If your lawnmower sits unused for a prolonged period, it may fail to fire up when you're in the mood to spruce up the yard. Often, this happens because the gas degraded over time. It could also happen because debris or condensation is in the tank and has clogged the fuel line.
Before you panic that the mower is on the fritz and its end is nigh, it's time to drain and clean the fuel tank as that could solve all your issues.
Working with open fuel sources and gasoline is always a fire hazard. Make sure you're being fire smart by not smoking in the vicinity.
Remove the Spark Plug
This is just another safety precaution – in case, by some bizarre fluke, lingering vapors are enough to get the engine to start and cause the blade to spin while you're working on things. Never work on your mower with the spark plug attached.
This is also a chance to check the plug to see if maybe a new one is warranted. New spark plugs are cheap and can make a huge difference in performance.
Drain the Tank
Have an approved gas caddy ready before you get cracking. Now, squeeze the clamp that attaches the fuel line to the carburetor and take the tube off. Next, remove the clamp and line from the base of the gas tank.
Put the gas caddy under the tank and drain the gas out. Set it aside for now.
Clean the Carburetor and Tank
Take a canister of carburetor cleaner and carefully spray it into the intake hole where fuel enters the carburetor. Use the cleaner to spray into the outtake hole for the fuel line on the gas tank, and also spray thoroughly inside the tank.
Rinse the Tank
Don't use water to rinse your gas tank. Water residue can be a problem for fuel injectors and carburetors. Instead, rinse the tank out by adding a cup of fresh gas to the tank. Close it up and agitate the lawnmower so the gas sloshes around to fully rinse the tank. Drain this into the old gas you have in the fuel caddy.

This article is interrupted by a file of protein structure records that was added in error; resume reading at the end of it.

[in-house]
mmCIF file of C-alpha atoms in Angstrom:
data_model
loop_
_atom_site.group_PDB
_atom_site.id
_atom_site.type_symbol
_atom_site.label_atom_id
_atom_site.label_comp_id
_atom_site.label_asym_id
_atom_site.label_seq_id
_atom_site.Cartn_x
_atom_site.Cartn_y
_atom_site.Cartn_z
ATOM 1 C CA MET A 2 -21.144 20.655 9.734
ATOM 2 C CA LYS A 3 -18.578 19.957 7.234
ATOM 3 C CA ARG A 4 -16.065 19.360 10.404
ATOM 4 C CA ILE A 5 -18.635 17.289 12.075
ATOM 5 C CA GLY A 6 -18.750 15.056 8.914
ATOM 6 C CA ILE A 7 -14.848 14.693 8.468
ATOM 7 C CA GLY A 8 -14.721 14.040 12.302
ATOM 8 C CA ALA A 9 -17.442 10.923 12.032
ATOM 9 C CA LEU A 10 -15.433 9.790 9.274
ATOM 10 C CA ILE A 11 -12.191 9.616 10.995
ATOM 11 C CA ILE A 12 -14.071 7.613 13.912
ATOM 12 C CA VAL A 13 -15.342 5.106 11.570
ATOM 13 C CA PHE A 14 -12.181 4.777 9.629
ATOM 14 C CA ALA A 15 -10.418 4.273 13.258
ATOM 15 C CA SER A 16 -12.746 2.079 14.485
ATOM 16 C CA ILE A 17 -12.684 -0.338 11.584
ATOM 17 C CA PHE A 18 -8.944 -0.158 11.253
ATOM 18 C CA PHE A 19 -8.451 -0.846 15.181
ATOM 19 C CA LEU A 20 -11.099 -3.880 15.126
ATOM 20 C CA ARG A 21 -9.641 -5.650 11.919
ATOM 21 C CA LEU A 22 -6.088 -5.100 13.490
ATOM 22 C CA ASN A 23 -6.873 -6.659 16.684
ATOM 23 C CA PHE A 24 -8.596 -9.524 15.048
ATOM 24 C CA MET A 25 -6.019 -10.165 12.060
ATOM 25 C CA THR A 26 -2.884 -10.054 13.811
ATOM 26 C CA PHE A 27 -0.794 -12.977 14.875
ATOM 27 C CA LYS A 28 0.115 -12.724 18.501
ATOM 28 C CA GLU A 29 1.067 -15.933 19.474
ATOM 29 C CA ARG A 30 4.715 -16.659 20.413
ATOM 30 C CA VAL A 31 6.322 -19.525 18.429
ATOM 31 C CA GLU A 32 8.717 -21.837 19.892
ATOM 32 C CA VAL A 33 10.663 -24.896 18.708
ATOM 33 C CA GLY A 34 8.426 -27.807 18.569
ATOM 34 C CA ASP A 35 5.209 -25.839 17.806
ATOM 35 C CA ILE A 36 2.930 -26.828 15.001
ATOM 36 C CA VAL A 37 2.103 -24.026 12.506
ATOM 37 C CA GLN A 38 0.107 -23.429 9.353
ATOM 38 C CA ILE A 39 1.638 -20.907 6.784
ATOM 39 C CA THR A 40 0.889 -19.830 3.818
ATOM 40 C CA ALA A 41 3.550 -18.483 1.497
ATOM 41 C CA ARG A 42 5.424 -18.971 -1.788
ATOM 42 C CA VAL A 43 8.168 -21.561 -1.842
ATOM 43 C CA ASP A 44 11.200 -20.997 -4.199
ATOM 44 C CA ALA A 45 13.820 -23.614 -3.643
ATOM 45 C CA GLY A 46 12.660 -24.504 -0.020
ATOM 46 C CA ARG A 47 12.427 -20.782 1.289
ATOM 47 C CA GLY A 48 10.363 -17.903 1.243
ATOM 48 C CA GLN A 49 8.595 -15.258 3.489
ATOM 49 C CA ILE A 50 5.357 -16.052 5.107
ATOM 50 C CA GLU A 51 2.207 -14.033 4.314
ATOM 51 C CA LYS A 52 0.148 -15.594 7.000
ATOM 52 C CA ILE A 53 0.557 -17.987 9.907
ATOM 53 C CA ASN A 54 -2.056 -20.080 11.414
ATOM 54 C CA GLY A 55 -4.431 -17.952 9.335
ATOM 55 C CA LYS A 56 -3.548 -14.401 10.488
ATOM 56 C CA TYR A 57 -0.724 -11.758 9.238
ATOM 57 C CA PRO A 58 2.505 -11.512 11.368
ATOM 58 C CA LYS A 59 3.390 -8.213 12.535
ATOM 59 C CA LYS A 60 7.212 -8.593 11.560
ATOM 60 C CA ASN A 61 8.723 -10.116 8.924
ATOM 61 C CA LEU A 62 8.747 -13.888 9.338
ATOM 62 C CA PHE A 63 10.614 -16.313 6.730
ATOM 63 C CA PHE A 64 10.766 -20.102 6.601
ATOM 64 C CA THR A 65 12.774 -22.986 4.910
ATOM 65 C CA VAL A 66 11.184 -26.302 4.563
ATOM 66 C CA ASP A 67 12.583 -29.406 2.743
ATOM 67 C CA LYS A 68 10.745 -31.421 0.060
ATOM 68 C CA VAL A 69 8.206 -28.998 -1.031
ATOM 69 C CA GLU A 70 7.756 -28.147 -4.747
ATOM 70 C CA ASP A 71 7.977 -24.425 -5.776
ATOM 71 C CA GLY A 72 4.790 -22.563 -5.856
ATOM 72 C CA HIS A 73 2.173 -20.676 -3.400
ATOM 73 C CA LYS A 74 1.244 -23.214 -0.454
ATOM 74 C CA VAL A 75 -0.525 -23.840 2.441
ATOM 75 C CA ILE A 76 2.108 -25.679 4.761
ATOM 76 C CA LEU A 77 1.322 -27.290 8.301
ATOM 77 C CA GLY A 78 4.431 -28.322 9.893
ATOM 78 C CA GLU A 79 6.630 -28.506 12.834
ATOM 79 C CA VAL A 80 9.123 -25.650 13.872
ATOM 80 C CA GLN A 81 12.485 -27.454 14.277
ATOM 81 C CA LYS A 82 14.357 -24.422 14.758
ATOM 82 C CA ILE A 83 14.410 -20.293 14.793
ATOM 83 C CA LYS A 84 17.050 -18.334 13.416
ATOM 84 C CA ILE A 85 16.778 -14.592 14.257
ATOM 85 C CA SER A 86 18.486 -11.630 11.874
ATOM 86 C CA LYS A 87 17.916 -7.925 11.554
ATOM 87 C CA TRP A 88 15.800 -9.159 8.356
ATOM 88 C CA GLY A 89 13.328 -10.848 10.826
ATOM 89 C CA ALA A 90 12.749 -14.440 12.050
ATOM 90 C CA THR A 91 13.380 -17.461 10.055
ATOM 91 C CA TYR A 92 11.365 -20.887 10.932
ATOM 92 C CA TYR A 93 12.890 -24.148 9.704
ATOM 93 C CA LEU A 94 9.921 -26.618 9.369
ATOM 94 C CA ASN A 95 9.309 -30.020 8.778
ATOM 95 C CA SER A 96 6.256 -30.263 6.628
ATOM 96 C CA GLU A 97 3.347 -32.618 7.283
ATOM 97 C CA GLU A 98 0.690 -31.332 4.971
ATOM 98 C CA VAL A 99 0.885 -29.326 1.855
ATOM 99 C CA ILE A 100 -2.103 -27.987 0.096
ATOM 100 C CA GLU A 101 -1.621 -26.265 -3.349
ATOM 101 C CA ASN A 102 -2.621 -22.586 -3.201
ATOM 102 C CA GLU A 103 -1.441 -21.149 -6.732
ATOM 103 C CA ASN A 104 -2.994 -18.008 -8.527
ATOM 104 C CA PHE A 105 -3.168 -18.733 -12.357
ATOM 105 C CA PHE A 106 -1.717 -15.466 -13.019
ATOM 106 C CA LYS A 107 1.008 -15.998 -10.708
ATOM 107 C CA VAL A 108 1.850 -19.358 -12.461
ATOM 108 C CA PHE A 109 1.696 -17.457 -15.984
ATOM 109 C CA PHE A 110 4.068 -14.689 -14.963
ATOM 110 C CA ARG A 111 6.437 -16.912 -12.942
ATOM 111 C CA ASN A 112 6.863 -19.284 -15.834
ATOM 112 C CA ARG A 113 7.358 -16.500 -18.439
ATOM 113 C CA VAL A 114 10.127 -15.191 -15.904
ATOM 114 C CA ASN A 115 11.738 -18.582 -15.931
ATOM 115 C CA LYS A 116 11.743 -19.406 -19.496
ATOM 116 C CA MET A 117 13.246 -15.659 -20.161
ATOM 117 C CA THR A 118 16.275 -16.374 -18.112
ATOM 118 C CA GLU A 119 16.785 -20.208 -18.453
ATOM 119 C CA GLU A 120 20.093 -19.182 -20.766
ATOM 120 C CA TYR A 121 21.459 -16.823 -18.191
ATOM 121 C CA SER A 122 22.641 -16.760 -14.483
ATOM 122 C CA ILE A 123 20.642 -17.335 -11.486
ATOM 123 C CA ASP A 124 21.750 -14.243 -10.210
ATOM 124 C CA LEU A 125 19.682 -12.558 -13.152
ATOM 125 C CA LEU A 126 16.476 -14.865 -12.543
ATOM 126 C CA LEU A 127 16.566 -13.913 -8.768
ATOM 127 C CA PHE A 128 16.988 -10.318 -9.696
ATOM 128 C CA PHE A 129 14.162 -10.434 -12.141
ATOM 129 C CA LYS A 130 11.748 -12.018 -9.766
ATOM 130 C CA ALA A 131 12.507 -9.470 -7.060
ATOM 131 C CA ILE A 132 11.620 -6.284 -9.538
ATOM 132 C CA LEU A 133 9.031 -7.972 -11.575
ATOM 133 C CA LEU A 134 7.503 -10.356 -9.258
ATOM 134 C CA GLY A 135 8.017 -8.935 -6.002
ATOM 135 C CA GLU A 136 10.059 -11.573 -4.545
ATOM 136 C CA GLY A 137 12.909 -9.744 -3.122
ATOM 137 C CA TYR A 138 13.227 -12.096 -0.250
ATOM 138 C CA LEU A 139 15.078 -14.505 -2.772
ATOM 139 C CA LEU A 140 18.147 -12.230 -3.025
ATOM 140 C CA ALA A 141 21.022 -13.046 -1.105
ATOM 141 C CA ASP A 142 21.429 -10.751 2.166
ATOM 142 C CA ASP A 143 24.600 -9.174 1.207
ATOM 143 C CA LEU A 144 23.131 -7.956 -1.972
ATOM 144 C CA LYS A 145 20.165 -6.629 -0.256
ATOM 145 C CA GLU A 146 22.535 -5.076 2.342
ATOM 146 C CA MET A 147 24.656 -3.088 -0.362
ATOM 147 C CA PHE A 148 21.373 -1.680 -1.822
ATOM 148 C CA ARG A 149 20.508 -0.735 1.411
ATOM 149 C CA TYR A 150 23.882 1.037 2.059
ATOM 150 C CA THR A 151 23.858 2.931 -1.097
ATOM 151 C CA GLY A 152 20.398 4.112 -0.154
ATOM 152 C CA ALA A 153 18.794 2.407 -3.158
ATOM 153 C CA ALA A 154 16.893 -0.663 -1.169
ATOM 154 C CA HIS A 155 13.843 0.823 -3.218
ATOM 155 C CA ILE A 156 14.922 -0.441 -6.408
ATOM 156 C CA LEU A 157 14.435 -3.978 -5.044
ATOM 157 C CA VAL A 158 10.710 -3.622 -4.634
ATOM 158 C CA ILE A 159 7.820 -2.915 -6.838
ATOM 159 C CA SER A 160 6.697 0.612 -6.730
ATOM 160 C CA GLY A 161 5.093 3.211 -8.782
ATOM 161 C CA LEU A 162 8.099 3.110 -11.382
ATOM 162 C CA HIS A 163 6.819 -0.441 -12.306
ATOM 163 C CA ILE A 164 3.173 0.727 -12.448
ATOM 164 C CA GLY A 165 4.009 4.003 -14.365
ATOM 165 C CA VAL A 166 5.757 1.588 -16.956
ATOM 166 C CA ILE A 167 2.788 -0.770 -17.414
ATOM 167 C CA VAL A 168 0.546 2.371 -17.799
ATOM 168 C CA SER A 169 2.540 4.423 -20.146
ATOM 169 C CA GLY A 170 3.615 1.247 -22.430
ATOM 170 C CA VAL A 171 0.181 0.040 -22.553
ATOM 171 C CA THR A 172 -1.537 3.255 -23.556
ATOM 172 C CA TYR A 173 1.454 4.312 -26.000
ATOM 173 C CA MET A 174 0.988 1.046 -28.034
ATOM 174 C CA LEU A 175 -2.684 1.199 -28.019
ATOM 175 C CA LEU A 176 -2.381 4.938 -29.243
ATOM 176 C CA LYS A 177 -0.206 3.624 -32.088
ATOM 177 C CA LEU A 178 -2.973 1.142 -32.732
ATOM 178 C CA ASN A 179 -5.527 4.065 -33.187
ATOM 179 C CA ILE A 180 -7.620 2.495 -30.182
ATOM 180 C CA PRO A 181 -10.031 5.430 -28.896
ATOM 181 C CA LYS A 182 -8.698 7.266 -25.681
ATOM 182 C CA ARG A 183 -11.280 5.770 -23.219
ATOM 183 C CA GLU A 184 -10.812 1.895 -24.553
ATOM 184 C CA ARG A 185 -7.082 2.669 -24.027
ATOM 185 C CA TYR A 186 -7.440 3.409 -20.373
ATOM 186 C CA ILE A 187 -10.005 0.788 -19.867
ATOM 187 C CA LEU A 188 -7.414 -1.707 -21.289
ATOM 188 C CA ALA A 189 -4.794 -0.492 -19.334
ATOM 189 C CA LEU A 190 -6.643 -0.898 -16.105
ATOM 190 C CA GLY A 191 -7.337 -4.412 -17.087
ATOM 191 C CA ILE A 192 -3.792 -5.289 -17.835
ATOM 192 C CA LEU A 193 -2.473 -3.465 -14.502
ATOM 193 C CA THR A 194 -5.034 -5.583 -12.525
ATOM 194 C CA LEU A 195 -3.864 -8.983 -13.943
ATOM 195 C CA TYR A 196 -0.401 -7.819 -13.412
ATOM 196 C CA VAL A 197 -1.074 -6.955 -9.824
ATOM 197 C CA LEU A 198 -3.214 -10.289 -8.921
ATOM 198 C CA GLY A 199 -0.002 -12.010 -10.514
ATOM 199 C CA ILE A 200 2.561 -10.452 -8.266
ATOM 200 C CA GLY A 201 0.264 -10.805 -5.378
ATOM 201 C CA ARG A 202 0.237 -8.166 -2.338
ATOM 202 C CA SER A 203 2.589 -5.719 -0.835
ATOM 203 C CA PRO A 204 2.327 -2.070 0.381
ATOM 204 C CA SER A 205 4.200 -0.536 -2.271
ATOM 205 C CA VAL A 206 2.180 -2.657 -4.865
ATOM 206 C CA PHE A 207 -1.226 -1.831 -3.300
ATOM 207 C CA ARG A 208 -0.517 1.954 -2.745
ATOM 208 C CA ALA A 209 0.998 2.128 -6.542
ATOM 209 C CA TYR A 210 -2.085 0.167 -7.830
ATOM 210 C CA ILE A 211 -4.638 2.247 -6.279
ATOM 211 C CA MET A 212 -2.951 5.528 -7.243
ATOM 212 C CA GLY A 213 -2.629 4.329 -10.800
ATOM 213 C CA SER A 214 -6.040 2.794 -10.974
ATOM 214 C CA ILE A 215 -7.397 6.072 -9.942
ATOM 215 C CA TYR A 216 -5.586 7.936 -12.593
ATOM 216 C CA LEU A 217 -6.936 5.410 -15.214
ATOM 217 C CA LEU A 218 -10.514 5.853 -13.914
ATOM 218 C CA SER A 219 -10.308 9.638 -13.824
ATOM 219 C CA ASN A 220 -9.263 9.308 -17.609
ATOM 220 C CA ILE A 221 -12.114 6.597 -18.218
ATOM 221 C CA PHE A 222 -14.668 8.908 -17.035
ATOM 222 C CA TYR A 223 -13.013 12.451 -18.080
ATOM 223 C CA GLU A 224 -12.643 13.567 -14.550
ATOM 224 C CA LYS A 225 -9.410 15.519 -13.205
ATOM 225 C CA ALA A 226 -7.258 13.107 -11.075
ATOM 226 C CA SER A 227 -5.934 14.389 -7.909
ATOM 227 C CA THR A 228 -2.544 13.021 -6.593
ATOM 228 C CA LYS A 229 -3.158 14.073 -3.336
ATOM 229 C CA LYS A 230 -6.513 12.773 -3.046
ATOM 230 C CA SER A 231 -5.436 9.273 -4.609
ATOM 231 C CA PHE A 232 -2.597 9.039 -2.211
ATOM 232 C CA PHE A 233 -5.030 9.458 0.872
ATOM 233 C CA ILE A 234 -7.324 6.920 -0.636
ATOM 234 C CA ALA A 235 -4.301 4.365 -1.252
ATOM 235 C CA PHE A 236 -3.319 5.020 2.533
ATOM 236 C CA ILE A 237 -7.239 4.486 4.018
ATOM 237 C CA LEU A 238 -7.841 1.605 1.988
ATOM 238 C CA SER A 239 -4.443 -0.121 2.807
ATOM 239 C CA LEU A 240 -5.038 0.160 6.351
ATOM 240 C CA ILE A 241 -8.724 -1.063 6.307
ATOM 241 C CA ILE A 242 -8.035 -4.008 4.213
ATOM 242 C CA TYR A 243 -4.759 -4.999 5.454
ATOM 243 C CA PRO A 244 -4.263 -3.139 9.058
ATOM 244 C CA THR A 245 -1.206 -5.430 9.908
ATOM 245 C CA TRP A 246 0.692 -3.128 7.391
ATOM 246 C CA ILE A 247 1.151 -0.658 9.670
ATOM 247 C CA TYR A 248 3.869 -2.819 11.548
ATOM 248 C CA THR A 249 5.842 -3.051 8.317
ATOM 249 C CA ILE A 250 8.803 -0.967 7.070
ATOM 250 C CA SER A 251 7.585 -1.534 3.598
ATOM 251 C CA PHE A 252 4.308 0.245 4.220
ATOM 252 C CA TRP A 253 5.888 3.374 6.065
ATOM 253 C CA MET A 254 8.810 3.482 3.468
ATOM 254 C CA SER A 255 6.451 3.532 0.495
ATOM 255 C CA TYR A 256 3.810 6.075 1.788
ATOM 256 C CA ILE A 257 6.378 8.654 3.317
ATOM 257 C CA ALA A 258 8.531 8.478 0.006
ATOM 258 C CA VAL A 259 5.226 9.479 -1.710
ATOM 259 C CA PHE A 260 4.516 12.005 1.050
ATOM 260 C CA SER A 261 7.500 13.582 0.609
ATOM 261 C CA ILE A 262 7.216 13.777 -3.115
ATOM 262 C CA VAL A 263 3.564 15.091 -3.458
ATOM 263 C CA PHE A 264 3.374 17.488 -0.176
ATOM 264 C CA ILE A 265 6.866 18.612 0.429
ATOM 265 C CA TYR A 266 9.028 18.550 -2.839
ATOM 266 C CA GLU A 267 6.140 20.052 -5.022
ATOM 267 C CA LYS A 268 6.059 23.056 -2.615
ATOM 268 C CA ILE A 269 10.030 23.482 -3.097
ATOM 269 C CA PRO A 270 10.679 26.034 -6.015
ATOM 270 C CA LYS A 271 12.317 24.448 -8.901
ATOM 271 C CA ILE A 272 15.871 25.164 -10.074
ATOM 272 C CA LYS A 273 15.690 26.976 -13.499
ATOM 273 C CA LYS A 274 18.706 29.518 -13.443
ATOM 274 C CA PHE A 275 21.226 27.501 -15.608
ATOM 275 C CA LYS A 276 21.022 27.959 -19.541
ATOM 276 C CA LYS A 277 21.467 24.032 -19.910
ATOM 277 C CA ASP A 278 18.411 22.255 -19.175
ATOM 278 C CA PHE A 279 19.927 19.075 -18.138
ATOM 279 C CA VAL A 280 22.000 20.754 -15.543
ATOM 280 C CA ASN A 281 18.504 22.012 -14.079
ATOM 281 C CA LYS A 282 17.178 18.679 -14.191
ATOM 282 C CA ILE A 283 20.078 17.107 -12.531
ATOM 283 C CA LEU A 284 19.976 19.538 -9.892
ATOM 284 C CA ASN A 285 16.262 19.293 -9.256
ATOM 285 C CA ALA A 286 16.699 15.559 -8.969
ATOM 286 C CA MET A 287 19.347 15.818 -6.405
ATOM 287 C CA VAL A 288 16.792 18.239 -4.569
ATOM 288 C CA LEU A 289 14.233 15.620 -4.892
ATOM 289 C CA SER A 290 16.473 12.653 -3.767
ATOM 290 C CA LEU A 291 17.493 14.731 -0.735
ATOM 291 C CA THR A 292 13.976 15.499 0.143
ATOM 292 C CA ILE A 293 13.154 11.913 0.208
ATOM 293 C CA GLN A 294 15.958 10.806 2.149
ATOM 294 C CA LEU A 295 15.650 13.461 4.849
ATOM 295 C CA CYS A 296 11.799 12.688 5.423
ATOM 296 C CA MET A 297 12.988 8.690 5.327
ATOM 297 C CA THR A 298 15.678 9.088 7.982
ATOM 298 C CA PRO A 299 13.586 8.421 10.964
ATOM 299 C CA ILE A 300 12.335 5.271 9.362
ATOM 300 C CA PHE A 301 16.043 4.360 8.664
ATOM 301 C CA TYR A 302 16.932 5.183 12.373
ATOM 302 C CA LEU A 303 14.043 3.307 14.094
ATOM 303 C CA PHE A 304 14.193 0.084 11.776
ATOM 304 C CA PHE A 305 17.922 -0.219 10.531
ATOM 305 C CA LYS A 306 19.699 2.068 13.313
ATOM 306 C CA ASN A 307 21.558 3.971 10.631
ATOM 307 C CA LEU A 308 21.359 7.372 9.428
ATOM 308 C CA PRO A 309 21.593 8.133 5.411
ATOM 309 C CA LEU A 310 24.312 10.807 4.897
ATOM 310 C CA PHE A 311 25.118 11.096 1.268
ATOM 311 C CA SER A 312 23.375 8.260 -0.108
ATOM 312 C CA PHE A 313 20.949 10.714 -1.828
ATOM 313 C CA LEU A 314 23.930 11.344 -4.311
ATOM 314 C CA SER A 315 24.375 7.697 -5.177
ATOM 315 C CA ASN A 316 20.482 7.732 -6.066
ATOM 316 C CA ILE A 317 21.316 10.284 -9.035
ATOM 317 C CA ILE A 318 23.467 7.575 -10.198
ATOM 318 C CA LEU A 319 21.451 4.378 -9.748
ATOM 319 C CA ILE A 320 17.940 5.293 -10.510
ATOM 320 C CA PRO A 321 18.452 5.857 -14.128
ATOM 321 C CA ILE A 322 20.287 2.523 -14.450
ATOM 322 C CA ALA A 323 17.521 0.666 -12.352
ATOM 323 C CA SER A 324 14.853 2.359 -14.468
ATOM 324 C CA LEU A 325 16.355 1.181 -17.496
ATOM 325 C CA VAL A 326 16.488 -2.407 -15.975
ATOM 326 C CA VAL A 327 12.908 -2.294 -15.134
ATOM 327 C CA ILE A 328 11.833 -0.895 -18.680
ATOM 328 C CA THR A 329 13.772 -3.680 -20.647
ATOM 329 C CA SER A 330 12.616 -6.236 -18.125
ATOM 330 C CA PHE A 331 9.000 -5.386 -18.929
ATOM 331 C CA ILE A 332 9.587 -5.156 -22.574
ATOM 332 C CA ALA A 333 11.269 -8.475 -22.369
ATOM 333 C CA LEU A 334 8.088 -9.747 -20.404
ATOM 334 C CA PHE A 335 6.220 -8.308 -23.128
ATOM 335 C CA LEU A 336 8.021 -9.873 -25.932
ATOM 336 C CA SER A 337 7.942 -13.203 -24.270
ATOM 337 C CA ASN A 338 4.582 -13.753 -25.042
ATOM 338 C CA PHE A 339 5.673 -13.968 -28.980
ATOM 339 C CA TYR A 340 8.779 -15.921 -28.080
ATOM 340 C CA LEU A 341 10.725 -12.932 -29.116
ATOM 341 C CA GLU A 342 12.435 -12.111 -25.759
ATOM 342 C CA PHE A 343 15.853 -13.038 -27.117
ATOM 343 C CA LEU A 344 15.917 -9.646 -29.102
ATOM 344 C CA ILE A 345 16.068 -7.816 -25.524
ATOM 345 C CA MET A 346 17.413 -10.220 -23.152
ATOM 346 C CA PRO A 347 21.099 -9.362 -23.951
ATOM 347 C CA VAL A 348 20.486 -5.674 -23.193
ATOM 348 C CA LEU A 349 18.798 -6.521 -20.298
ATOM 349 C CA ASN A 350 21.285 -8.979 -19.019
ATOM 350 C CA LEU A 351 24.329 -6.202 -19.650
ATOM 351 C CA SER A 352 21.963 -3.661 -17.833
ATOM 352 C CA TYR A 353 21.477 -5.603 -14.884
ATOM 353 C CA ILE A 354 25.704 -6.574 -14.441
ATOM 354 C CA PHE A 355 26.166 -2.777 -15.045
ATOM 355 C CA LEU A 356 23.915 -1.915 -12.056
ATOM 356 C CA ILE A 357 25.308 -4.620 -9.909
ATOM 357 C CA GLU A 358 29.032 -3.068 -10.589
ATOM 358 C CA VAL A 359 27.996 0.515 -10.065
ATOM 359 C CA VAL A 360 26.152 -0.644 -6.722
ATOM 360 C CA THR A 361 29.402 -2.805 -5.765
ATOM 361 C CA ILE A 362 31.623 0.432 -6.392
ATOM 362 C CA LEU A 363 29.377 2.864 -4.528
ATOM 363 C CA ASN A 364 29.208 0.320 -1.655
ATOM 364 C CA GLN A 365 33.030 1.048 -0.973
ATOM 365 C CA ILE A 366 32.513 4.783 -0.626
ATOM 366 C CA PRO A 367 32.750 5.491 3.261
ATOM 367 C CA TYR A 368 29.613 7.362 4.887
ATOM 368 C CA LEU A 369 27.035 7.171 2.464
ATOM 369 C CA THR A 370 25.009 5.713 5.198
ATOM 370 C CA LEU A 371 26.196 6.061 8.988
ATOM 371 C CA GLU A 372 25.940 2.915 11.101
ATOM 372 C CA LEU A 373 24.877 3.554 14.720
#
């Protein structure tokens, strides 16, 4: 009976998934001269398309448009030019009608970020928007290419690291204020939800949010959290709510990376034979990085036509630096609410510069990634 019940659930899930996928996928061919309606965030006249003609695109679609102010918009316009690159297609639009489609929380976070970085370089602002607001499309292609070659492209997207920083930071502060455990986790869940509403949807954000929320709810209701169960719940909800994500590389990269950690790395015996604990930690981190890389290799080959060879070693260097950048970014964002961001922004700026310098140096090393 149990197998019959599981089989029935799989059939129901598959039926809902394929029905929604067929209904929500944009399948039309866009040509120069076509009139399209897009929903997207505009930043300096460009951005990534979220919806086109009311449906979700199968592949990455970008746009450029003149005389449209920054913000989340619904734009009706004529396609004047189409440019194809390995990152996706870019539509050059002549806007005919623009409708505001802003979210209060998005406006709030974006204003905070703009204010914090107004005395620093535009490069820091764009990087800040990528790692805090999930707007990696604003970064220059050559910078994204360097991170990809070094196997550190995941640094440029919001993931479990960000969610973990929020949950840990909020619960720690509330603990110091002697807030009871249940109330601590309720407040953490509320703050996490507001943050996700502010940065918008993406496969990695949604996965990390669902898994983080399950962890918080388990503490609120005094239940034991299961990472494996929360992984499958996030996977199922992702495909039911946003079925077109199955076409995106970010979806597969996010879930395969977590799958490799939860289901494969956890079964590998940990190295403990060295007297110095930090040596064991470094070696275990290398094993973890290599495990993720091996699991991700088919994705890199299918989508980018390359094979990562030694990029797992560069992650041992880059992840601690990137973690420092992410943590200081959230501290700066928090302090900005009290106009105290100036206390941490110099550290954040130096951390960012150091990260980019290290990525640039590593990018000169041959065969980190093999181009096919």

This spent gas can't be reused in other working engines lest it clogs or damages them. Instead, perform a web search to find a fuel recycling station near you, and they'll take it off your hands.
Fill ‘Er Up
It's important to know that gas is only considered "fresh" for a couple weeks. Anything older than a month could have already begun degrading. So, don't proceed with filling the tank unless your gas is newly bought from a busy gas station.
With that said, and the tank now clean, reattach the fuel line to the carburetor and then to the gas tank. Add fresh fuel to the tank. Put the spark plug back in place.
Now, start your engine. Ideally, it'll roar to life. If it doesn't, your problems may lie elsewhere. Cleaning or replacing the air filter might be the next step.
An Ounce of Prevention
In the future, buy gas in smaller quantities to ensure you're always using good-quality gas in your lawnmower. The longer gas sits, the more it degrades. Buy just enough to last two to four weeks. If you're going to let your mower sit while taking an extended vacation, consider adding fuel stabilizer to keep things healthy.
Better yet, throw open the throttle while mowing so you use all the fuel up before putting it in the shed. Doing this every month or so will ensure you never let the gas get stale in your tank. Stale gas degrades rubber lines and causes the inside of your tank to rust, generating debris that damages carburetors and other engine parts.
Being gas-conscious will extend the life of your engine.
Steffani Cameron is the daughter of a realtor and interior decorator mother and a home contractor father. Steffani is a professional writer with over five years' experience writing about the home for BuildDirect and Bob Vila. Raised with a mad love for decorating, Steffani gave up her Art Deco apartment to travel and work remotely for five years. She's in love with experiencing traditional decor around the world, including stays in Thai teak plantations on the Mekong River and cave homes in Turkey.